The average price of agricultural land in the third quarter of 2017 rose marginally, according to analysis carried out by Sherry FitzGerald Research.
Prices rose by 0.5% during that period, it added – with the average price of farmland nationally now standing at around €9,550/ac.
This slight increase in the third quarter of this year is reflective of recent national market trends, with average prices up 0.8% in the nine months to September 2017, according to Sherry FitzGerald.
Dairy farmers’ additional revenue as a result of increased milk prices and butter prices reaching record highs in 2017 could lead them to increase production and thus increase their land holdings, Sherry FitzGerald explained.
Because of this, a moderate lift in land prices in the final quarter of this year and into 2018 could be possible, the estate agent added.
But it did warn that this price inflation may not materialise in full as farmers may be cautious about expanding production given the uncertainty that continues to surround Brexit, in addition to the long-term concerns regarding reform of the Common Agricultural Policy (CAP) in 2020.
This slight increase was welcomed after agricultural land prices suffered a drop of 3% in 2016 – which was put down to waning milk prices and profitability in the dairy industry.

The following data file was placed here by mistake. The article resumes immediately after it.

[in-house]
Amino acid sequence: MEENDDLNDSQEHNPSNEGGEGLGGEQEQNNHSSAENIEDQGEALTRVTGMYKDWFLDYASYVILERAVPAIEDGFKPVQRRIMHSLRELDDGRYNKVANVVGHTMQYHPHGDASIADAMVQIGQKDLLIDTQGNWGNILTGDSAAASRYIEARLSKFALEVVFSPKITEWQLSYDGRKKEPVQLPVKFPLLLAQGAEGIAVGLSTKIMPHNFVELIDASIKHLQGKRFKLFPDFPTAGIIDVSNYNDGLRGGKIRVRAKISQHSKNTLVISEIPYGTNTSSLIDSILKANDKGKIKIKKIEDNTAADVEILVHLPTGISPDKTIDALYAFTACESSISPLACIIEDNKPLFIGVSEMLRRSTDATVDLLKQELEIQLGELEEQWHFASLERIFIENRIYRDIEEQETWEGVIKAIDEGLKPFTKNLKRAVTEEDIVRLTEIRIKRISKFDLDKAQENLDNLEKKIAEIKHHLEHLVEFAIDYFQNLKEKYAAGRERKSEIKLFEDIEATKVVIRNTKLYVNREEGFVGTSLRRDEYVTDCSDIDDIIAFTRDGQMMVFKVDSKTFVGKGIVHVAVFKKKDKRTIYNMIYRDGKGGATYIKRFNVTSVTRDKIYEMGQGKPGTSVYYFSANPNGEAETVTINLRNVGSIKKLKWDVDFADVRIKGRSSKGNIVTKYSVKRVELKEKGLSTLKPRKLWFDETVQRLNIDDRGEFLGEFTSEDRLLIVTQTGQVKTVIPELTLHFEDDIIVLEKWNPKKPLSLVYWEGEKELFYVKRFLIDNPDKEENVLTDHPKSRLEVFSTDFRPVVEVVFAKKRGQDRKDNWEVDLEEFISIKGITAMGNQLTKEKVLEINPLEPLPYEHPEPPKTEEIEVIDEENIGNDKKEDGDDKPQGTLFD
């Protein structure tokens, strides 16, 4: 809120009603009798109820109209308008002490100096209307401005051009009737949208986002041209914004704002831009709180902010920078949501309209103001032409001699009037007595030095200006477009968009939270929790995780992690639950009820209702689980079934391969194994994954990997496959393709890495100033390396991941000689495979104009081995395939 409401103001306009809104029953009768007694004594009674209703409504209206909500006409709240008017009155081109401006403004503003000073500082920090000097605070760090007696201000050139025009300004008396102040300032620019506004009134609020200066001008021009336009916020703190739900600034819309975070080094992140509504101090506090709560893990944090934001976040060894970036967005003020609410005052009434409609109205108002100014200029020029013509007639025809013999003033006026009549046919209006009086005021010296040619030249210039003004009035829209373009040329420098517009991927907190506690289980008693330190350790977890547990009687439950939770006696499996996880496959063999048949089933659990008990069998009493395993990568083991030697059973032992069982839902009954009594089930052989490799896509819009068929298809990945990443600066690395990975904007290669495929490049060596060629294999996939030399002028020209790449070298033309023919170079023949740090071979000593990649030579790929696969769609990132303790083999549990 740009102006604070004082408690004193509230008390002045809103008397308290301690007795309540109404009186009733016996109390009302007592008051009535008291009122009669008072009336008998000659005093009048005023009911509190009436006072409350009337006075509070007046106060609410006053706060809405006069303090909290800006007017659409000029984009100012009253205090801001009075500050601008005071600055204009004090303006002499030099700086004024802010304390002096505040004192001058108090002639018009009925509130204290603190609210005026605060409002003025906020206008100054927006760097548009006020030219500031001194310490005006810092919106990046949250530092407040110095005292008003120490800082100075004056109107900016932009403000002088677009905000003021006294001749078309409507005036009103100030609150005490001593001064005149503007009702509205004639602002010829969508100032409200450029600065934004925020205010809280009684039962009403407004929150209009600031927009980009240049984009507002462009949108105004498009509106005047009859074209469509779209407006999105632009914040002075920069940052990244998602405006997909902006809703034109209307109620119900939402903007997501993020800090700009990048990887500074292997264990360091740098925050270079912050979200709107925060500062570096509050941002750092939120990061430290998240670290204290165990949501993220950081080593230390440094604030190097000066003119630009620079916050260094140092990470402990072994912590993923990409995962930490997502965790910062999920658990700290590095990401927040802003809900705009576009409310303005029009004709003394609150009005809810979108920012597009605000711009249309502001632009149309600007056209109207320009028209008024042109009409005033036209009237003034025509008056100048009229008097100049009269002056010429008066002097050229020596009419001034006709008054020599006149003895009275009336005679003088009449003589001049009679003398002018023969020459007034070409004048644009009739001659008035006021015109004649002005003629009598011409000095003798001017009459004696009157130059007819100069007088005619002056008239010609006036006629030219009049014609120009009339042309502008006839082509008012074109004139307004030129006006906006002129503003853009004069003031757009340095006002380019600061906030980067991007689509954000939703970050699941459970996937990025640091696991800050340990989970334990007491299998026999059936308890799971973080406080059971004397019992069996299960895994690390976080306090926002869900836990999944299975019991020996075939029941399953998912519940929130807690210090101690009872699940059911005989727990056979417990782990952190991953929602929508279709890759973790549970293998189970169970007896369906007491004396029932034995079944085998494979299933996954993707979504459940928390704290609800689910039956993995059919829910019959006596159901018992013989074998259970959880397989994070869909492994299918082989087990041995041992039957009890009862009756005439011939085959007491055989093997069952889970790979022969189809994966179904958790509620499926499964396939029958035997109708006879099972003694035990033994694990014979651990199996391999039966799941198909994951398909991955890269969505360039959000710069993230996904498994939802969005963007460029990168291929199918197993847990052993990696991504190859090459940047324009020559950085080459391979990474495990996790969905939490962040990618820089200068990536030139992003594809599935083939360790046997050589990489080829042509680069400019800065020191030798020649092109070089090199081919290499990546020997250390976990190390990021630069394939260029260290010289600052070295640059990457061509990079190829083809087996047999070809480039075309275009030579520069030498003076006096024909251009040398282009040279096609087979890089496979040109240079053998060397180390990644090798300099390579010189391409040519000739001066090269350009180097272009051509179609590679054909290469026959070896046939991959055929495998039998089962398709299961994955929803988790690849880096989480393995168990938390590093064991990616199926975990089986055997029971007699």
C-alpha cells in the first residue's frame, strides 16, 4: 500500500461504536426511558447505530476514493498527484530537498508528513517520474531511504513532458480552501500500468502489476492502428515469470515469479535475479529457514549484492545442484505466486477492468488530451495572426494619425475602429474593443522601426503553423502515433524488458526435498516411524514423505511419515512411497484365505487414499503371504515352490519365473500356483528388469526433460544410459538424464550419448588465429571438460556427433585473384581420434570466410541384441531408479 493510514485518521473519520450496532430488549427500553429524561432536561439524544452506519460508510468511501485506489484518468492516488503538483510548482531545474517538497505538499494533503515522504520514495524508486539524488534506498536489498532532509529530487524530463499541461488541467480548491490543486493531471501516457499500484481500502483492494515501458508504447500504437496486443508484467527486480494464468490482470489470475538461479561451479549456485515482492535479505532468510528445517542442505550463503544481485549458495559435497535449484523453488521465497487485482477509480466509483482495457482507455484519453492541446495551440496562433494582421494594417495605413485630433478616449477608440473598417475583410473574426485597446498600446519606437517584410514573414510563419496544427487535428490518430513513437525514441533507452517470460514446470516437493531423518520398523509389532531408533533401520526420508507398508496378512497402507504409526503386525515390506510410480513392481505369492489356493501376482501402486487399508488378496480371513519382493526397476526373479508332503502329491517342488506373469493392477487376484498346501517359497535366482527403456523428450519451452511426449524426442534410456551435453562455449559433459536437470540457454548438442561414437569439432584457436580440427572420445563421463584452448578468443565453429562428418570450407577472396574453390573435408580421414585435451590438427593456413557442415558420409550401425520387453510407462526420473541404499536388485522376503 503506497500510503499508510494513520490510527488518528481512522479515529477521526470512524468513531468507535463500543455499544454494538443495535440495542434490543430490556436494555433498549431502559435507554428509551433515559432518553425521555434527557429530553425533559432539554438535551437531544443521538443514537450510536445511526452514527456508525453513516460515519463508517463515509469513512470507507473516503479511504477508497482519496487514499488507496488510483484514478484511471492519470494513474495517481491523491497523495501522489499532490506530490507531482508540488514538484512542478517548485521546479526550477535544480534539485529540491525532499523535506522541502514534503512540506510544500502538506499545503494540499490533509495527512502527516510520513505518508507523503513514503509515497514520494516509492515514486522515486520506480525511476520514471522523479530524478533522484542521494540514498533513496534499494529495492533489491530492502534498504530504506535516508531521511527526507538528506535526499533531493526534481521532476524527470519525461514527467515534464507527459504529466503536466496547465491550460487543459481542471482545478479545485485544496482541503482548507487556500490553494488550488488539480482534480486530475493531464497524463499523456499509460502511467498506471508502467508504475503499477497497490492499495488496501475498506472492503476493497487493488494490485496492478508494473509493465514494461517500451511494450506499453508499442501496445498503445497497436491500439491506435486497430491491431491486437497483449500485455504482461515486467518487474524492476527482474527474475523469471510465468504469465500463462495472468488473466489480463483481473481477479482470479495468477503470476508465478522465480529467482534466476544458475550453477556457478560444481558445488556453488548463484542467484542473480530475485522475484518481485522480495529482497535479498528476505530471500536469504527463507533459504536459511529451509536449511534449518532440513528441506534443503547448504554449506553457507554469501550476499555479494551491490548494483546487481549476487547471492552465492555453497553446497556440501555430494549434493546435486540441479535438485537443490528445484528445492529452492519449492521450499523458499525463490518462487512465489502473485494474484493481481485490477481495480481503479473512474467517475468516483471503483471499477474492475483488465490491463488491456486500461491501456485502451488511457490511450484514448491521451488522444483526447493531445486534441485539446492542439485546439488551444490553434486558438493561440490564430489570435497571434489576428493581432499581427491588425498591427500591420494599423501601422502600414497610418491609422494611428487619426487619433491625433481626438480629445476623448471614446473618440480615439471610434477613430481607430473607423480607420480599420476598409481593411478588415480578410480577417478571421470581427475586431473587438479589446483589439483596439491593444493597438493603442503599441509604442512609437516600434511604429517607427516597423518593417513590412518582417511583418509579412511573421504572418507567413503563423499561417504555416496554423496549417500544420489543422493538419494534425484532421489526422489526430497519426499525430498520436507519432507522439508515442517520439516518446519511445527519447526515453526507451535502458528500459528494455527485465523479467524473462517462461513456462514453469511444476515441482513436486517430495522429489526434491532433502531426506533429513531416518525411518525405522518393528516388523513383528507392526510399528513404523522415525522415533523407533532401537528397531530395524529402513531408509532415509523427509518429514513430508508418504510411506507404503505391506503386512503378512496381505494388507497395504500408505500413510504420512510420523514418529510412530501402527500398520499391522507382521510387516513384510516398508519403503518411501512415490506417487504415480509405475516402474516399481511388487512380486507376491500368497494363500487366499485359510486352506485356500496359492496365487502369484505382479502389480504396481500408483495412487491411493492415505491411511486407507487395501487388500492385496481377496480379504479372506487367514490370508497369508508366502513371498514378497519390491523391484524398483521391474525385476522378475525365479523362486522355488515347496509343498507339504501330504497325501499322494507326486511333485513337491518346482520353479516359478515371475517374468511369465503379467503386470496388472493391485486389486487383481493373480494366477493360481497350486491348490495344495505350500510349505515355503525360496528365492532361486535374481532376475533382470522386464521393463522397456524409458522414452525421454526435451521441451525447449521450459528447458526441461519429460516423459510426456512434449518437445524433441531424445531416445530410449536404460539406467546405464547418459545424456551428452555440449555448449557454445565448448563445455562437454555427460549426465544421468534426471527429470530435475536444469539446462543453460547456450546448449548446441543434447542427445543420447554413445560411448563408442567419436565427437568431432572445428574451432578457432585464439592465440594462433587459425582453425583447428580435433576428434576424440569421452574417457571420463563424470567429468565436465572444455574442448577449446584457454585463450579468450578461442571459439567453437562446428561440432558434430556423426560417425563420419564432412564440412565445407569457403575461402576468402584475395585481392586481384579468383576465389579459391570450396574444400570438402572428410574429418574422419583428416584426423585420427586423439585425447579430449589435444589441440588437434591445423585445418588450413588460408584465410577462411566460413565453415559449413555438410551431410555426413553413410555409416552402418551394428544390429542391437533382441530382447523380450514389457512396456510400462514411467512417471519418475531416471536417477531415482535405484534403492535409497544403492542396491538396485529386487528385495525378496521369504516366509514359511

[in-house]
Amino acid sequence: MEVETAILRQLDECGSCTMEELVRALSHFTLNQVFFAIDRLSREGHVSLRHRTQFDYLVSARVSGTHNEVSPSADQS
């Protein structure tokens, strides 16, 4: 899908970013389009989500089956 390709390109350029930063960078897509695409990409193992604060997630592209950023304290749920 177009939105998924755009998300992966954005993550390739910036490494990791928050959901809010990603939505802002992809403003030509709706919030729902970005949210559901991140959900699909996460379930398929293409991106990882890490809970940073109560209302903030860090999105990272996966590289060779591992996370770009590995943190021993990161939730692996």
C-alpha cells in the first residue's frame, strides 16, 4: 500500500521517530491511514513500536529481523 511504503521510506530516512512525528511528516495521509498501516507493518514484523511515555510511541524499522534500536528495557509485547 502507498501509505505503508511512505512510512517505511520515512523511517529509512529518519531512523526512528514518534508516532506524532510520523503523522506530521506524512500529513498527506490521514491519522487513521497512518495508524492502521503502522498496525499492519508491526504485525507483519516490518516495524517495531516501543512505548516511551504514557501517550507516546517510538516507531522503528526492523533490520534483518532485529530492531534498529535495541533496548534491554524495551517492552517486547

Despite the improvement in the national average, the bounce back in prices has not been even across the country – with some degree of price volatility occurring within individual regions, according to Sherry FitzGerald.
At present, prime arable land seems to be leading the price growth in the agricultural land sector -although all three of the major agricultural land types recorded price growth in Q3, the estate agent added.
Research showed that prime arable land was up 0.8%, with prime grassland and marginal grassland up slightly at 0.5% and 0.1% respectively.
When carrying out regional level analysis, market activity looks to be trending in a much less uniform manner, according to Sherry FitzGerald.
The south-west (2.0%) and the midlands (0.7%) recorded the largest price inflation, with the average price of farmland in these regions standing at €10,100/ac and €8,250/ac respectively by the end of Q3, figures show.
But a reduction of 0.8% during Q3 was recorded in the west in relation to general farmland, with prices dropping to about €6,650/ac.
However, this mixed bag of activity across the country for Q3 2017 is consistent with longer trends seen in agricultural land prices, the estate agent explained.
Commenting on the market in the midlands, Tony Mac Inerney – of Sherry FitzGerald Hyland, Portlaoise – said: “Agricultural land sales in the midlands were brisk for Q3, with prices in Laois ranging from €10,000/ac to €13,000/ac – depending on quality and location.
There is strong demand for highly coveted land at present, particularly around Portlaoise, which can fetch up to €16,500/ac at auction.
“Even poorer quality land is currently sought after and can reach up to €4,500/ac if it is suitable for planting.”
Meanwhile, Roseanne De Vere Hunt – head of Sherry FitzGerald Country Homes, Farms and Estates – explained that a slight increase in land prices in Q3 is positive, following the reduction witnessed last year.
“The improvement is mainly driven by the increase in milk prices and some optimism in the national economy. However, farmers remain cautious about expanding, due to potential effects of Brexit and the CAP reform in 2020,” she concluded.